By ED HOWELL
Daily Mountain Eagle
In a major economic turn signaling the recession may be ending for the area, Walker County’s unemployment rate has dropped 1.1 percent in one month to stand …
By ED HOWELL
Daily Mountain Eagle
In a major economic turn signaling the recession may be ending for the area, Walker County’s unemployment rate has dropped 1.1 percent in one month to stand at 3.7 percent, a fraction below the lowest seasonally adjusted state rate in Alabama history.
The local rate was still higher than the other counties immediately surrounding Walker. However, the improvements for the county, area and state were dramatic. Retail and industrial gains, particularly at the Yorozu plant, were credited by the county’s top job recruiter for the local job growth.
“All 67 counties experienced drops in their unemployment rates, both over the year and over the month, and for the first time in a decade, no county has a rate in the double digits,” said Alabama Labor Secretary Fitzgerald Washington last week as the latest numbers were announced.
Gov. Kay Ivey said Alabama’s preliminary, seasonally adjusted jobless rate for September was 3.8 percent. The state rate dropped from 4.2 percent in August, while the county rate dropped from 4.8 percent that month.
The Walker County rate was 8 percent in September 2016, while the state at that time stood at 6 percent.
Tara Hutchison, a spokeswoman for the Alabama Department of Labor, noted county figures being released are not seasonally adjusted, while state figures are. The unadjusted state rate was 3.3 percent in September, falling from 4.3 percent in August and 6.2 percent a year before.
Officials said in a release that the adjusted state rate tied the lowest rate in the state’s history, when it was 3.8 percent in April 2007.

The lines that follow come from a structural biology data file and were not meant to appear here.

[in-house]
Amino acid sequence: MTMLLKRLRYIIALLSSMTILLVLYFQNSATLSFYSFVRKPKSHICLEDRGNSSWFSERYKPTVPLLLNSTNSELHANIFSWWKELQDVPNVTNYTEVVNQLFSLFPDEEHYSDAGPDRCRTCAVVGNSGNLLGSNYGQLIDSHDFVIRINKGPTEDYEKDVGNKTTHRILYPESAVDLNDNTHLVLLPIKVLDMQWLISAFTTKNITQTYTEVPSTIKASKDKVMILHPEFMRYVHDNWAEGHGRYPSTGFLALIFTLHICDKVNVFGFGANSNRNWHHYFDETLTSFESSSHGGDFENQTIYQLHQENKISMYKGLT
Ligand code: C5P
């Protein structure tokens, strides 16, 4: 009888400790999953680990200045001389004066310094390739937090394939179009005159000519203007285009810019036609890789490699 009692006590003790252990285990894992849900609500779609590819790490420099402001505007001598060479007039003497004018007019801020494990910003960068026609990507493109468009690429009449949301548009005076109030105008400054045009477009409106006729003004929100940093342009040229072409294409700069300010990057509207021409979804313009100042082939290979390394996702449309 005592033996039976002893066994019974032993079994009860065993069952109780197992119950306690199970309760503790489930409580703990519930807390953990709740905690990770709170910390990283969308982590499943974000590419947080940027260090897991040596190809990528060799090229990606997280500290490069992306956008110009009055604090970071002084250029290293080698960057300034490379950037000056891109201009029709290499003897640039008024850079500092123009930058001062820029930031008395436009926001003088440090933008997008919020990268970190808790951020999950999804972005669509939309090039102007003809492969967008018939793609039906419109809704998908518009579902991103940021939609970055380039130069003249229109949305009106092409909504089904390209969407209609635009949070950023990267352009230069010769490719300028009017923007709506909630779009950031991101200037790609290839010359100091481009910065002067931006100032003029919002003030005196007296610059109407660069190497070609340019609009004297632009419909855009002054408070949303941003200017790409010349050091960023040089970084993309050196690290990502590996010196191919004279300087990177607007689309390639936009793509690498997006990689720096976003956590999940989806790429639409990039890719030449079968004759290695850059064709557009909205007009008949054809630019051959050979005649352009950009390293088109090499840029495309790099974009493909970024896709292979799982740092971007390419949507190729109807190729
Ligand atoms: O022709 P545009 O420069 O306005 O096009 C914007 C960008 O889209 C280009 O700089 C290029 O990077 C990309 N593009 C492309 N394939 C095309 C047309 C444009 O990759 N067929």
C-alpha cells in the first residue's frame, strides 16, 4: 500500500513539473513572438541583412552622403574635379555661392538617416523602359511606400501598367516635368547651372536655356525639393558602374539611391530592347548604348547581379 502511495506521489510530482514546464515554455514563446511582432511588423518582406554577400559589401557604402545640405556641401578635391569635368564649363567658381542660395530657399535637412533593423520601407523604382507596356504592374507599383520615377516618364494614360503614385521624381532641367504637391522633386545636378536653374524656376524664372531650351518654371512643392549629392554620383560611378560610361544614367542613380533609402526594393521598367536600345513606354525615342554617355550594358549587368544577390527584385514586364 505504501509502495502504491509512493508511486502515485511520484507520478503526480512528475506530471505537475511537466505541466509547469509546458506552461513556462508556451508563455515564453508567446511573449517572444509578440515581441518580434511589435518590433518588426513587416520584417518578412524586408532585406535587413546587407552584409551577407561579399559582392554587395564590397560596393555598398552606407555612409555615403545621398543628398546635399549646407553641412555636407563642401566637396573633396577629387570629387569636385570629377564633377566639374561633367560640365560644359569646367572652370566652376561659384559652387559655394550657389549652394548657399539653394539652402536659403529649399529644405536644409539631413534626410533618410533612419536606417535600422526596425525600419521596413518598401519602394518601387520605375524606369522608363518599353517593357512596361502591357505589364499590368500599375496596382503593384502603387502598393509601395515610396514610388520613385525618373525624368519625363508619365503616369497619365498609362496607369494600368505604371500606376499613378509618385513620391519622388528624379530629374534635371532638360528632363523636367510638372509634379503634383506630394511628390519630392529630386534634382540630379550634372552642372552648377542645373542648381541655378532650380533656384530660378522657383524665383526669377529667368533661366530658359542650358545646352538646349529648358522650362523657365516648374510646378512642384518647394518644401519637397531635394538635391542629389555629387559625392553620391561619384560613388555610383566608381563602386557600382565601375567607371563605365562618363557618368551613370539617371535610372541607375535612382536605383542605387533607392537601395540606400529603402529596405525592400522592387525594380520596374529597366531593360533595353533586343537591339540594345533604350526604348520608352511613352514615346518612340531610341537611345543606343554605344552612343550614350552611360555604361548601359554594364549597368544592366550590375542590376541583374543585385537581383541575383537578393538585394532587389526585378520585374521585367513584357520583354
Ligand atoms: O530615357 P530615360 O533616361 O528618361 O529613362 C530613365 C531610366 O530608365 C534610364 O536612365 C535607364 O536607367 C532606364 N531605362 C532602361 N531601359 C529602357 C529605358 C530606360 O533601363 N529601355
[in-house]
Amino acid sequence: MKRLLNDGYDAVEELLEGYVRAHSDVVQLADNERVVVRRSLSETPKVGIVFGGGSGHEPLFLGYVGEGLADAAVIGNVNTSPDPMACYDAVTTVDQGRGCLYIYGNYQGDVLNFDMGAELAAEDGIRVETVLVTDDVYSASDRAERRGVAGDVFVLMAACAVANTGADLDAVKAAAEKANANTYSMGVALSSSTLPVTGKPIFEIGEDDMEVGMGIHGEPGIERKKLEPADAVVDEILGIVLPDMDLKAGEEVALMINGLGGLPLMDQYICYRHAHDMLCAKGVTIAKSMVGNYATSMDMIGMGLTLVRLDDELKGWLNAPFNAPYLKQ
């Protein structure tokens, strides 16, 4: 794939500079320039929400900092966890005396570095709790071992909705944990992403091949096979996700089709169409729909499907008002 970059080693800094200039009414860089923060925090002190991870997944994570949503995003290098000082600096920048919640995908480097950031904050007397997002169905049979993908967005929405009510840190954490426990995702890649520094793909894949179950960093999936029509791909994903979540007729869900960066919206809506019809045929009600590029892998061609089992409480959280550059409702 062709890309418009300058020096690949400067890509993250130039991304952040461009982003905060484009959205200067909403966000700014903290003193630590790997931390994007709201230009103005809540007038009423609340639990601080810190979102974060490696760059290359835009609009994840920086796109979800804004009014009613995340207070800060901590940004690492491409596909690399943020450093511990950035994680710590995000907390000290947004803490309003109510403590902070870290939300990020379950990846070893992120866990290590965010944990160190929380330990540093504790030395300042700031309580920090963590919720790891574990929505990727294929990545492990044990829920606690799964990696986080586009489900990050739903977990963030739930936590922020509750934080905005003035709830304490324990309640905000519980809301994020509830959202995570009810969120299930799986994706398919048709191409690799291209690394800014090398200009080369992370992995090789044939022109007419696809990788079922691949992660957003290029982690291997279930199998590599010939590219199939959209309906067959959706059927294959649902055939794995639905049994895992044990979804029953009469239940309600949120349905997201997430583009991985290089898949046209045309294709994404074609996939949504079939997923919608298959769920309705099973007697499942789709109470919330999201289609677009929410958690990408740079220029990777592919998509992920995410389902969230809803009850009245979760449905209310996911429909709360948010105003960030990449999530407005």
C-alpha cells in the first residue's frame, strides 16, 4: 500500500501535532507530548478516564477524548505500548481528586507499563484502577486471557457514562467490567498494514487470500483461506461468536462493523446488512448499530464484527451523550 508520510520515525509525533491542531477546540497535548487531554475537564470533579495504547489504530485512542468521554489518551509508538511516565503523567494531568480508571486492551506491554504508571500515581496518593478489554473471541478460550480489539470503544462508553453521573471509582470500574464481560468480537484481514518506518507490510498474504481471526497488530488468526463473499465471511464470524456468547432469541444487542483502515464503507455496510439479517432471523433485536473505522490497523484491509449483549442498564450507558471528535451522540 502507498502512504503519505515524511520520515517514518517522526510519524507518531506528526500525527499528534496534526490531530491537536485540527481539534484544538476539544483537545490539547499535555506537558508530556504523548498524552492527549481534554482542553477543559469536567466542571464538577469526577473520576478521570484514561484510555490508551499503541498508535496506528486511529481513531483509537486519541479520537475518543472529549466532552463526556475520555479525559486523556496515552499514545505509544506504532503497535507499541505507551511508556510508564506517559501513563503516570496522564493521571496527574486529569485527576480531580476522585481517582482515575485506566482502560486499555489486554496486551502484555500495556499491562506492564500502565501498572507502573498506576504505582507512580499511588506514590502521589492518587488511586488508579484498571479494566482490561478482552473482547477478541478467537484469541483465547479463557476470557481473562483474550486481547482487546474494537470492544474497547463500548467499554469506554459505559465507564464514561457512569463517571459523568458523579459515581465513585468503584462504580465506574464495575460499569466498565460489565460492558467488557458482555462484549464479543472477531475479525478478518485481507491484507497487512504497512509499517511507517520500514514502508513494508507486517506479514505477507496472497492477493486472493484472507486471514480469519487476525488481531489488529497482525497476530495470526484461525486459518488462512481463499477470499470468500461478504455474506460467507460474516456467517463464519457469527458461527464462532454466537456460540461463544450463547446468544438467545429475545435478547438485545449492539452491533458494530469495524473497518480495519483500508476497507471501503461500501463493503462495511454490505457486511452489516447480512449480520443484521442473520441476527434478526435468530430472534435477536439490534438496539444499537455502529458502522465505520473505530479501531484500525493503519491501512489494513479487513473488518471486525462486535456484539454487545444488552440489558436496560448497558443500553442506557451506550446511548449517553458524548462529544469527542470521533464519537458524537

The national seasonally adjusted rate in September was 4.2 percent, down from 4.4 percent the month before. It stood at 4.9 percent in September 2016.
A total of 24,226 workers out of Walker County’s civilian labor force of 25,169 were listed as working in September, leaving 943 estimated to be without work in the county. The number of unemployed decreased from 1,221 the month before and 2,049 from the year before.
The labor force overall of 25,169 decreased slightly in September from 25,260 in August and from 25,761 in September 2016. The number of those working was up from 24,039 in August and 23,712 in September last year.
David Knight, the executive director of the Walker County Economic Development Authority and the leading industrial recruitment official for the county, said a 1 percent change amounts to about 300 people.
Winston had a jobless rate of 3.9 percent in September, down from 5.1 percent in August. The Winston County rate for September 2016 was 7.5 percent.
Unemployment rates in September for other surrounding counties included Blount, 3 percent; Cullman, 2.8 percent; Fayette, 3.6 percent; Jefferson, 3.2 percent; Marion, 3.6 percent; and Tuscaloosa, 3 percent.
"We’ve been working extremely hard over the past six months to bring Alabama’s unemployment rate down, and today’s news shows that our efforts are paying off,” Ivey said in a statement. "This is truly an historic day, as we announce that Alabama’s unemployment rate is the lowest it has ever been. When it comes to job creation, we are doing the right thing and momentum is on our side in Alabama. But, we won't let up and we will continue recruiting new businesses and encouraging existing firms to expand. We can’t and won’t slow down just because we’ve reached this milestone.”
“Nearly 23,000 more people are working now than last year and the number of unemployed is down by almost 50,000. Those numbers represent real workers, with real families, and indicate real progress in our economy,” Washington said. “Alabama’s employers continue to add jobs, supporting more than 2,011,000 positions this month, beating yearly job growth projections by 28,400 only nine months into the year. We remain hopeful that this wonderful progress continues throughout the rest of the year.”
Statewide, 2,068,594 people were counted as employed in September, compared to 2,057,360 in August, and 2,045,762 in September 2016. September’s rate represents 82,678 unemployed persons, compared to 90,756 in August and 131,201 in September 2016.
Counties with the lowest unemployment rates are: Shelby County at 2.4 percent, Marshall and Cullman Counties at 2.8 percent, and Madison, Lee, and Elmore Counties at 2.9 percent. Counties with the highest unemployment rates are: Wilcox County at 8.9 percent, Clarke County at 6.7 percent, and Dallas County at 6.3 percent.
Knight said some of the decreases in the county can be attributed to steady hiring at the Yorozu plant in Jasper.